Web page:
Laura: …Some people like to say—when we have to read texts from a specific historical context— “we’re over that,” “the civil rights movement is over,” these kinds of things are over. What would you say to people that say, “this is old news”?
Greg: Well, whoever’s saying, “this is old news” are probably people who haven’t experienced what he’s experienced. I mean, it resonated with you. You’re a young person. So it doesn’t matter if the words are two hundred years old, or fifty years old, or whatever. You know what I mean? If they resonate with you, and they help you crystallize your feelings or get a perspective on your experiences…
Laura: No. I want you to not talk about this as if this is only personal to me. Because that is the criticism that I get about my work all the time—is that it’s totally personal. It is partially about my life, but I don’t think that you can really say that. I mean, of course I like Fanon. A lot of people like Fanon. A lot of my teachers in undergrad like Fanon. Huey Newton of the Black Panthers likes Fanon. A lot of people like Fanon. So, when we talk about the current state of racism, a stupid thing that people say is “Slavery is over. Colonization is over.”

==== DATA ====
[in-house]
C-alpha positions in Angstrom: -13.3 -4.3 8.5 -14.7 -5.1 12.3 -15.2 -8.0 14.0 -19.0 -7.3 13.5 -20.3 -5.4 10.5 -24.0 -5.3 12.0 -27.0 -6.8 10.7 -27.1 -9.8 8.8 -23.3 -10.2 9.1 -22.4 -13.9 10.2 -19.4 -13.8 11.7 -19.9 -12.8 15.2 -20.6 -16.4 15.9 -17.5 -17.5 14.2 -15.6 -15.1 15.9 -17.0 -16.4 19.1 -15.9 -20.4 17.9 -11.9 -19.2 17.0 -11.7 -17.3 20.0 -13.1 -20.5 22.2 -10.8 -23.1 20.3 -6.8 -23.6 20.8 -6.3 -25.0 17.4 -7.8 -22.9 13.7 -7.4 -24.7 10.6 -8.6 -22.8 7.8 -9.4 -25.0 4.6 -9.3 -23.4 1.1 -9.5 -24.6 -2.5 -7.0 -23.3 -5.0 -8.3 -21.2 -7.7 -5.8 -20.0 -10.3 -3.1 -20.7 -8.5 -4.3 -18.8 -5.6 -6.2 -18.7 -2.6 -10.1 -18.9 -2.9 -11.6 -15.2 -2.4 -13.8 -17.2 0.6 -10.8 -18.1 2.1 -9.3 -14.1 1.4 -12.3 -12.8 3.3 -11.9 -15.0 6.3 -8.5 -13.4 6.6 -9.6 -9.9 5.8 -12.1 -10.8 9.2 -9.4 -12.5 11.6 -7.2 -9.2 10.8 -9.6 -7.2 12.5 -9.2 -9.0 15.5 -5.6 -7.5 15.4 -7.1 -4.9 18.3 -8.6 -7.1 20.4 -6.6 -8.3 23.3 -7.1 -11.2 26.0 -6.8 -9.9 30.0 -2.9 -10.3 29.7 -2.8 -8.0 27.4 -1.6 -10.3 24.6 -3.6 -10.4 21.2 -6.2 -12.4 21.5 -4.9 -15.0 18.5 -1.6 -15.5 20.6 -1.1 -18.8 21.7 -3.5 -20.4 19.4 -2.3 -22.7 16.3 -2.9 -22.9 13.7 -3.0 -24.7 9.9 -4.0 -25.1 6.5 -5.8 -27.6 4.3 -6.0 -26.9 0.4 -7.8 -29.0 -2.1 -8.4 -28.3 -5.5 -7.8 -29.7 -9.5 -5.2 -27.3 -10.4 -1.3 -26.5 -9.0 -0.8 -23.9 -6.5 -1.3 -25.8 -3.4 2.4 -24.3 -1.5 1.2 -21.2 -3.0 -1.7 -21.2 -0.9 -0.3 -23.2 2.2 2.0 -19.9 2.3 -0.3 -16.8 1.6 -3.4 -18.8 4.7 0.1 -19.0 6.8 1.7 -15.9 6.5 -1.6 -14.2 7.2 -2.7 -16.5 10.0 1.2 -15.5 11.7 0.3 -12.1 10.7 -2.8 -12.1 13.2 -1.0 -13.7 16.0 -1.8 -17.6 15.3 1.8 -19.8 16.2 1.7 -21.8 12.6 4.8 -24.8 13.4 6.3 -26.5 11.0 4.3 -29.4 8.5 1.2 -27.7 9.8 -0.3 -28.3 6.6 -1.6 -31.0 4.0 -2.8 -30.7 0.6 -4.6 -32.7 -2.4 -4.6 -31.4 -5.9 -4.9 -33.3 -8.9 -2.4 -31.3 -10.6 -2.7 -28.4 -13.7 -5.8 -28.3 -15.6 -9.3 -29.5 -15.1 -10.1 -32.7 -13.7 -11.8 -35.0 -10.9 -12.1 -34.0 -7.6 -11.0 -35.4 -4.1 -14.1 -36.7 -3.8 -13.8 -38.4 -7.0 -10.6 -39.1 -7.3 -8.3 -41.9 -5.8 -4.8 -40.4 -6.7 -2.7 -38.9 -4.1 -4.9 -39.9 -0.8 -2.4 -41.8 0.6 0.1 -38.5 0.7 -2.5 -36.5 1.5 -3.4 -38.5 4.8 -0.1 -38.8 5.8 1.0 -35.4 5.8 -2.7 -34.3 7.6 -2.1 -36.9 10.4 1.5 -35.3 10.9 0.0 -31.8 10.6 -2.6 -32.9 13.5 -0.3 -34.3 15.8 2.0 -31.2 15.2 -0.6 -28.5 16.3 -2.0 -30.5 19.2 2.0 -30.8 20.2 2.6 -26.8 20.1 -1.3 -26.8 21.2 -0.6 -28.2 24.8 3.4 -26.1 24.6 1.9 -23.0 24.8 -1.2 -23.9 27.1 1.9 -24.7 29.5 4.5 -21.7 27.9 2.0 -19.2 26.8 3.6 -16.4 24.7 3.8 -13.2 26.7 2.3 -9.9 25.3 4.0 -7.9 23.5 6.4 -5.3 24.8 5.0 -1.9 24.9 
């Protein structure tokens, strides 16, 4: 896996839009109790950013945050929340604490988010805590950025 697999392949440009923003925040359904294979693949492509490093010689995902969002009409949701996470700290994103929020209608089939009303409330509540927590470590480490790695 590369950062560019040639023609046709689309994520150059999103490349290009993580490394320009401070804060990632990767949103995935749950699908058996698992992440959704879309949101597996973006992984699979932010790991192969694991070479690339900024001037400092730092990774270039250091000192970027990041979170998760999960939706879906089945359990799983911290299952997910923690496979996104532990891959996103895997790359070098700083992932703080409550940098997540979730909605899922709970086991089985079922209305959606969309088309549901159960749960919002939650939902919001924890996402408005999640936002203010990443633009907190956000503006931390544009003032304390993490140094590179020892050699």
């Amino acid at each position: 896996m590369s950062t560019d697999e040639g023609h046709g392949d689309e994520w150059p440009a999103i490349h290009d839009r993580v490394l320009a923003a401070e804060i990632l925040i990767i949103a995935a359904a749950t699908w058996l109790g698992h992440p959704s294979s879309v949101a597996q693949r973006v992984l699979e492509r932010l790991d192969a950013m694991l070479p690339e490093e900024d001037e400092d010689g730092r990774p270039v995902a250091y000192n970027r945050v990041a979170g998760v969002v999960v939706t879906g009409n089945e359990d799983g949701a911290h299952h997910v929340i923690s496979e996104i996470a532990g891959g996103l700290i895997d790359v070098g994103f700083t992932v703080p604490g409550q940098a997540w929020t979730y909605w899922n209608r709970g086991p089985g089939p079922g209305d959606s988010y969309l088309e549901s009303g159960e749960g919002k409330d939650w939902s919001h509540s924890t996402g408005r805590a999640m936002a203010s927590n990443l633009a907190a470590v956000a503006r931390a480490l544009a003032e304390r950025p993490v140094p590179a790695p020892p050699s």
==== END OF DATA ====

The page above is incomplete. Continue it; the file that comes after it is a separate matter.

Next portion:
Greg: But it’s not. It’s not.
Laura: Can you talk about that? What is an awareness that you have? People who say, “Fanon is irrelevant because it’s old.” What do you say to that?
Greg: I just think that people are not aware of the slaveries that exist today. The oppression of people…it’s all over the world. We even have it in our own country. But it’s more subtle. It’s not carved in stone anymore, but we still have colonized people in this country…but there’s very blatant slavery and subjugation going on of peoples in other parts of the world.